The Battle of the Books: History and Literature in the Augustan Age

Cornell University Press, 1991 - 428 páginas
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Joseph M. Levine provides a witty and erudite account of one of the most celebrated chapters in English cultural history, the acrimonious quarrel between the "ancients" and the "moderns" which Jonathan Swift dubbed "the Battle of the Books." The dispute that amused and excited the English world of letters from 1690 until the 1730s was, Levine shows, an installment in the long-standing debate about the relationship of classical learning to modern life.

Levine argues that the debate was fundamentally a quarrel about the rival claims of history and literature concerning the proper way to understand the authors of the past. He skillfully examines how both sides wrote their own brands of history: The moderns, led by Richard Bentley, proposed that the "modern" inventions of classical scholarship and archaeology gave them a superior insight into the past; the ancients, marshaled by Jonathan Swift and Alexander Pope, held out for a more direct imitation of antiquity and opposed the new scholarship with all the force of their satire and invective. Levine demonstrates that the ancients and the moderns influenced each other in powerful ways, and had much more in common than they knew. Chronicling a critical episode in the development of modem scholarship, The Battle of the Books illuminates the roots of present-day controversies about the role of the classics in the curriculum and the place of the humanities in education.


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Swift’s The Battle of Books which is mainly an attack on pedantry. The piece was largely inspired by the desire to assist his patron, William Temple. Temple wrote an essay on the comparative merits of ‘Ancient and Modern Learning’. This subject was somewhat controversial in Paris which involved an uncritical praise of the spurious Epistle of Phalaris. As a result, Temple had drawn on himself the censure of William Wanton and Bentley. Swift in his The Battle of the Books treats the whole question with satirical humor.
The "moderns” took the position that the modern age of science and reason was superior to the superstitious and limited world of Greece and Rome. They held that modern man saw farther than the ancients ever could. The "ancients," for their part, argued that all that is necessary to be known was still to be found in Virgil, Cicero, Homer, and especially Aristotle.
The whole question is treated with satirical disdain. There were two tops to the hill Parnassus, the highest and largest of which had been in the possession of the ancients, while the other was held by the moderns. The moderns desired to bring about a reduction in the height of the point held by the ancients. The ancients replied that the better course would be for the moderns to raise their own side of the hill. To such a step they would not only agree but would largely contribute. Negotiations came to nothing, and there was a great battle. The ancients, under the patronage of Pallas are led by Homer, Pindar, Euclid, Aristotle, and Plato, with Sir W. Temple commanding the allies, the moderns by Milton, Dryden, Descartes, Hobbes, Bacon and others with the support of Momus and the malignant deity, criticism. The fight is conducted with great spirit. Aristotle aims an arrow at Bacon but it hits Descartes. Virgil encounters his translator Dryden.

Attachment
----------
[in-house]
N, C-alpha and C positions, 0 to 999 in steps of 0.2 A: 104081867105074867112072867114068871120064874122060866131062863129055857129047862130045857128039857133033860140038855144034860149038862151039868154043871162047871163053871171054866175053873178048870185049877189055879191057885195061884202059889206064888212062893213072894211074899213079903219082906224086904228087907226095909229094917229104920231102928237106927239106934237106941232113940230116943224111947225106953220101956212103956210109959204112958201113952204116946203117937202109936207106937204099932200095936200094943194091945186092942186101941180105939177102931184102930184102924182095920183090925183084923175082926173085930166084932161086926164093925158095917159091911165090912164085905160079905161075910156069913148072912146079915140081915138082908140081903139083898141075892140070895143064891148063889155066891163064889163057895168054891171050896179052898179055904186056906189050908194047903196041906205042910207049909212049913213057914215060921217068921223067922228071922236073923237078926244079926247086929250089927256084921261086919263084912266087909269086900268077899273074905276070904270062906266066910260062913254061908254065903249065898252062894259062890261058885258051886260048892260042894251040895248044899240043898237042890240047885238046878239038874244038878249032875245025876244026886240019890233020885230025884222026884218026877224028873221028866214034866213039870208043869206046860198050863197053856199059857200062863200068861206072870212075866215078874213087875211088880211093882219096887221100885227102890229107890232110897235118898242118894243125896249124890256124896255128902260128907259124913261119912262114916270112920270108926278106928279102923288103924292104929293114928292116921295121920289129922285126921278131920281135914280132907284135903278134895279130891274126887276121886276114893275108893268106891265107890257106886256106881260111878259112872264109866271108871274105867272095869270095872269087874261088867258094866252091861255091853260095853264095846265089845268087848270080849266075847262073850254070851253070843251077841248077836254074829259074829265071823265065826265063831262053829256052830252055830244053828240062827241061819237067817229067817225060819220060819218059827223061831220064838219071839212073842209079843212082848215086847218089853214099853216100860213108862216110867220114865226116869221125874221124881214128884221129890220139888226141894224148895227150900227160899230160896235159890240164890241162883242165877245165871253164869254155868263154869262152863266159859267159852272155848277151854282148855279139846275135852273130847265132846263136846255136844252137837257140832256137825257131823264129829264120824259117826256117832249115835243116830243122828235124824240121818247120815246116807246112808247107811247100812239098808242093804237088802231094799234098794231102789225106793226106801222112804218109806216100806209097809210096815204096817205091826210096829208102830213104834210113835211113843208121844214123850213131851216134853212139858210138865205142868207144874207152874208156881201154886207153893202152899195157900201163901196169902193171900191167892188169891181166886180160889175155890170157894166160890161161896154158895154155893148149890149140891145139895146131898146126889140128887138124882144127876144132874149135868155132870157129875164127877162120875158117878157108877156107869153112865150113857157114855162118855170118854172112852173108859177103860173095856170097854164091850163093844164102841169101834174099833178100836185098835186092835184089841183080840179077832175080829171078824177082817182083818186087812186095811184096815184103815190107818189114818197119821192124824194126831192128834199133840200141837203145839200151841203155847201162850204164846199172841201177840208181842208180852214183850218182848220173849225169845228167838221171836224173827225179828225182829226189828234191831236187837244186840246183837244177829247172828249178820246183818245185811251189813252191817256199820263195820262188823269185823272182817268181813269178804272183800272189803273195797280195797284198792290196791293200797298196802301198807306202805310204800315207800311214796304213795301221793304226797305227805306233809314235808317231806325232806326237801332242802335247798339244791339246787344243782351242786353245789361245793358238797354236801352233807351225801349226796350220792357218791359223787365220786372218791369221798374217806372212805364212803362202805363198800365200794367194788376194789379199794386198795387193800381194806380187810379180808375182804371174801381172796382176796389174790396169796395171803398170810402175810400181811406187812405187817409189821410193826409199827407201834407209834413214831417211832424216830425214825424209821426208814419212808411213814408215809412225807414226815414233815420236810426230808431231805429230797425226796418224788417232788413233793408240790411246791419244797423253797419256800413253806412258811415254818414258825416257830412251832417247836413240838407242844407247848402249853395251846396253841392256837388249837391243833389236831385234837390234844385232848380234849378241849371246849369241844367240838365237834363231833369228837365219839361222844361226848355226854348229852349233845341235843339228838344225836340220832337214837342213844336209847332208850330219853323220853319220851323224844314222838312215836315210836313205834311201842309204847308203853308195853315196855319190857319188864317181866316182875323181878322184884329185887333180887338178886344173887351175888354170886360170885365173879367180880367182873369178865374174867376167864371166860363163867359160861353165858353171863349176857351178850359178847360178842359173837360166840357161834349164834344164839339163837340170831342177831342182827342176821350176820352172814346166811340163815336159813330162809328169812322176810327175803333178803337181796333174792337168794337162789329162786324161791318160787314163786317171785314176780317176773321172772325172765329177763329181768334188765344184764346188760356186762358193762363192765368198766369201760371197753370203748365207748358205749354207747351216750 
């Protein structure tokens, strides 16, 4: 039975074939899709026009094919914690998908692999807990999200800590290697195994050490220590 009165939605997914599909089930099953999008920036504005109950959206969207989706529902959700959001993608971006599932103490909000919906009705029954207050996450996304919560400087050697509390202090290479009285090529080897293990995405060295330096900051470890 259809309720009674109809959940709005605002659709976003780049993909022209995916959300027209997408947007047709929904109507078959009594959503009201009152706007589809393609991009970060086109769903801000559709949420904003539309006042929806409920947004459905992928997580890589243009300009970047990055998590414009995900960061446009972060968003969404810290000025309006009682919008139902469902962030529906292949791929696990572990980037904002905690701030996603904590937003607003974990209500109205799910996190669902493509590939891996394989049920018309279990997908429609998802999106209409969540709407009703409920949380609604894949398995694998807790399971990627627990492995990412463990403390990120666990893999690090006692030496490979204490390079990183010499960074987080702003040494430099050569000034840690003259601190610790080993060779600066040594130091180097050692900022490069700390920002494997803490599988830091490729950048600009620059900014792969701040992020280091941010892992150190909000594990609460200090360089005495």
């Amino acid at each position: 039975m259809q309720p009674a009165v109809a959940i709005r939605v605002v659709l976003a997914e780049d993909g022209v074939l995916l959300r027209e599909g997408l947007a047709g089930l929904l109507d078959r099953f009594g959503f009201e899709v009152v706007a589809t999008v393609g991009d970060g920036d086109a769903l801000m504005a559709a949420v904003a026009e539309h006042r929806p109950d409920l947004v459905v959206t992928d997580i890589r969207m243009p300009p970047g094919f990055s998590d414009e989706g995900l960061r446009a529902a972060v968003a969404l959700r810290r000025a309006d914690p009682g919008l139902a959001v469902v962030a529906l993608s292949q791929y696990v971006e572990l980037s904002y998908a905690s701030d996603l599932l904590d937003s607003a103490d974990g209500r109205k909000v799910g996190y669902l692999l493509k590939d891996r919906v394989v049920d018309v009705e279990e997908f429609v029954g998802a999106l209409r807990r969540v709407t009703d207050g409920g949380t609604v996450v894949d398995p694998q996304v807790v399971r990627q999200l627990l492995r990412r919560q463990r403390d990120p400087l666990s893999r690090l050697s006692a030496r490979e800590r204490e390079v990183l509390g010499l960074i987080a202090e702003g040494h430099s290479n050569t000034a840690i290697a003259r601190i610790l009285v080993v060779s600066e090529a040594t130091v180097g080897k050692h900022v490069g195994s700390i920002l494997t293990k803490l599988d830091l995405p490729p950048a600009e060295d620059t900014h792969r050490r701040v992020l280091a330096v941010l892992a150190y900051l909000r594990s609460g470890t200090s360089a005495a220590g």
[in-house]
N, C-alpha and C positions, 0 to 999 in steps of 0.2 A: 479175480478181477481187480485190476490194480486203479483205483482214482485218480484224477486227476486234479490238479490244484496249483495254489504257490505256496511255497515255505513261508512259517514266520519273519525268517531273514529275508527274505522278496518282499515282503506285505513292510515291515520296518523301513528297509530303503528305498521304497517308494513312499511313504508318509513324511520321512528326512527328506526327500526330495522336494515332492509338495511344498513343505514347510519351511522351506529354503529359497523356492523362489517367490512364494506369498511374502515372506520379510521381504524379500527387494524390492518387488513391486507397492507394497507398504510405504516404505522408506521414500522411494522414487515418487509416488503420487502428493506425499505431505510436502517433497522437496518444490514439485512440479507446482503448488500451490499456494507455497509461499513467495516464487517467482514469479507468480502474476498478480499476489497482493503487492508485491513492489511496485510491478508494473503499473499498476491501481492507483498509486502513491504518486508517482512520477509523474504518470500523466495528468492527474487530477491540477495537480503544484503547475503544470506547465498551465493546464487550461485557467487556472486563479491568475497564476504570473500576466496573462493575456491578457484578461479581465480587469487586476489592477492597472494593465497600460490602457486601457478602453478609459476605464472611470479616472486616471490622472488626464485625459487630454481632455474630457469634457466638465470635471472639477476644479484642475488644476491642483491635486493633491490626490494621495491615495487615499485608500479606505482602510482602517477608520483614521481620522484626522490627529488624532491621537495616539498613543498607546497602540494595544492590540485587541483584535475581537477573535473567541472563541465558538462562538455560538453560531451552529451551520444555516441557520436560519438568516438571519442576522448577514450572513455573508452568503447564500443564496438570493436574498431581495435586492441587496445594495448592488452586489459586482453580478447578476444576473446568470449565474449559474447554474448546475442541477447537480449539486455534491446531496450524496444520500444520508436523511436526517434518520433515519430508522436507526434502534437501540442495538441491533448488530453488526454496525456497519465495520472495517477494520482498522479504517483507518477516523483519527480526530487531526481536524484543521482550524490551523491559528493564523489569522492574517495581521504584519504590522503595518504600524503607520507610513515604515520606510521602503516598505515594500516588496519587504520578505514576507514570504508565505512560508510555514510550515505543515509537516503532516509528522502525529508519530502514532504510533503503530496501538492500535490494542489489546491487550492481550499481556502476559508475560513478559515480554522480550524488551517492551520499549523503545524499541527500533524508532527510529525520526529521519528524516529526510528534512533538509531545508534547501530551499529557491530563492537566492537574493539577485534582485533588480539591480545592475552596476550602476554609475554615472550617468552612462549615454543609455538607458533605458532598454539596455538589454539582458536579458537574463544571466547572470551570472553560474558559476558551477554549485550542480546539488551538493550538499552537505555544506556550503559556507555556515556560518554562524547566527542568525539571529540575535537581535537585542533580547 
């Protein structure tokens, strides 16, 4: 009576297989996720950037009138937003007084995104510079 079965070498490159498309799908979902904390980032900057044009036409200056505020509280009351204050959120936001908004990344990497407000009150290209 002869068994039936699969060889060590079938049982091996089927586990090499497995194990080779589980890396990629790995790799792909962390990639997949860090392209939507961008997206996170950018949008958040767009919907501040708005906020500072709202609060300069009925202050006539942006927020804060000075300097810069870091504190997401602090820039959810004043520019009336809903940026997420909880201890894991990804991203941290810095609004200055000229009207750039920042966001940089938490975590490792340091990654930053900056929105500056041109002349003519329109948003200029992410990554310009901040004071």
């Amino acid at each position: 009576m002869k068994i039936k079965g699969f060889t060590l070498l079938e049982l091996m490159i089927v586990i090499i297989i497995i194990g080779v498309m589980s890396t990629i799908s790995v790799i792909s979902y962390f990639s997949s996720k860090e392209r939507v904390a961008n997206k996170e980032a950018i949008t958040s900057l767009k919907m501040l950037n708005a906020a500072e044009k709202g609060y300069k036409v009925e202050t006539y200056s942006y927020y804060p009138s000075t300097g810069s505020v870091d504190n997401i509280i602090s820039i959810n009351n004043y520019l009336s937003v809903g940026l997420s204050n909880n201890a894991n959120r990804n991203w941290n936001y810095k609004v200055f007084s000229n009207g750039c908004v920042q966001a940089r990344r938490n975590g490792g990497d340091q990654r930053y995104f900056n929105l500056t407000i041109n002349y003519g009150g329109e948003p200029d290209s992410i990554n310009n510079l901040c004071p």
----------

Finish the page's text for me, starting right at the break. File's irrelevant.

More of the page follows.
In the cast of mock-heroic, the exploits of Bee and the Spider in the form of verbal duel are also given. A bee had become entangled in a spider’s web; the two insects quarrelled and Aesop was called in as arbitrator. The bee stands for the ancients; it gathers nectar from the flowers of the field and the garden, without any damage to them. The spider, like the moderns, boasted of not being obliged to any other creature, but of drawing and spinning out all from himself. The moderns produced nothing but satire and endless quarrels, much of the nature of the spider’s poison. This allegory was already somewhat old before Swift employed it, and it is a digression within the Battle proper. However, it also illustrates the theme of the whole work.
The moderns appealed for aid to the malignant deity Criticism. She had dwelt in a den at the top of snowy mountains, where there were spoils of numberless half-devoured volumes. With her were Ignorance, Pride, Opinion, Noise and Impudence, Dullness and Vanity, Positiveness, Pedantry and Ill-manners. Bentley was “the most deformed of all the moderns. The piece ends abruptly with the meeting of Bentley and Wotton with Boyle, who transfixes the pair with his lance. On the whole, the ancients have the advantage, but a parley ensues and the tale leaves the issue undecided. JM Levine offered an insight into the making of the age shedding light on all the issues of the epoch.
Dr V Pala Prasada Rao
JKC College, Guntur

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A very good attempt by Levine to define the nature of this literary argument. But is it an improvement on what we know already from Guthkelch (1908) ? Hardly.To quote Bentley's own words, especially his rare ones, requires due care and attention. So on p.257 we find "defoederation" instead of the correct "defoedation", ironically a word introduced by Bentley to describe a serious defilement of literary usage. 


Introduction I
Wotton vs Temple
Bentley vs Christ Church
Stroke and Counterstroke
The Querelle
s Ancient Greece and Modern Scholarship
Popes Iliad
Pope and the Quarrel between the Ancients and the Moderns
Shakespeare and Lewis Theobald 4 Joseph Trapp and the Aeneid
Bentleys Milton
History and Theory
Ancients and Moderns
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Acerca del autor (1991)

Joseph M. Levine is Professor of History at Syracuse University.

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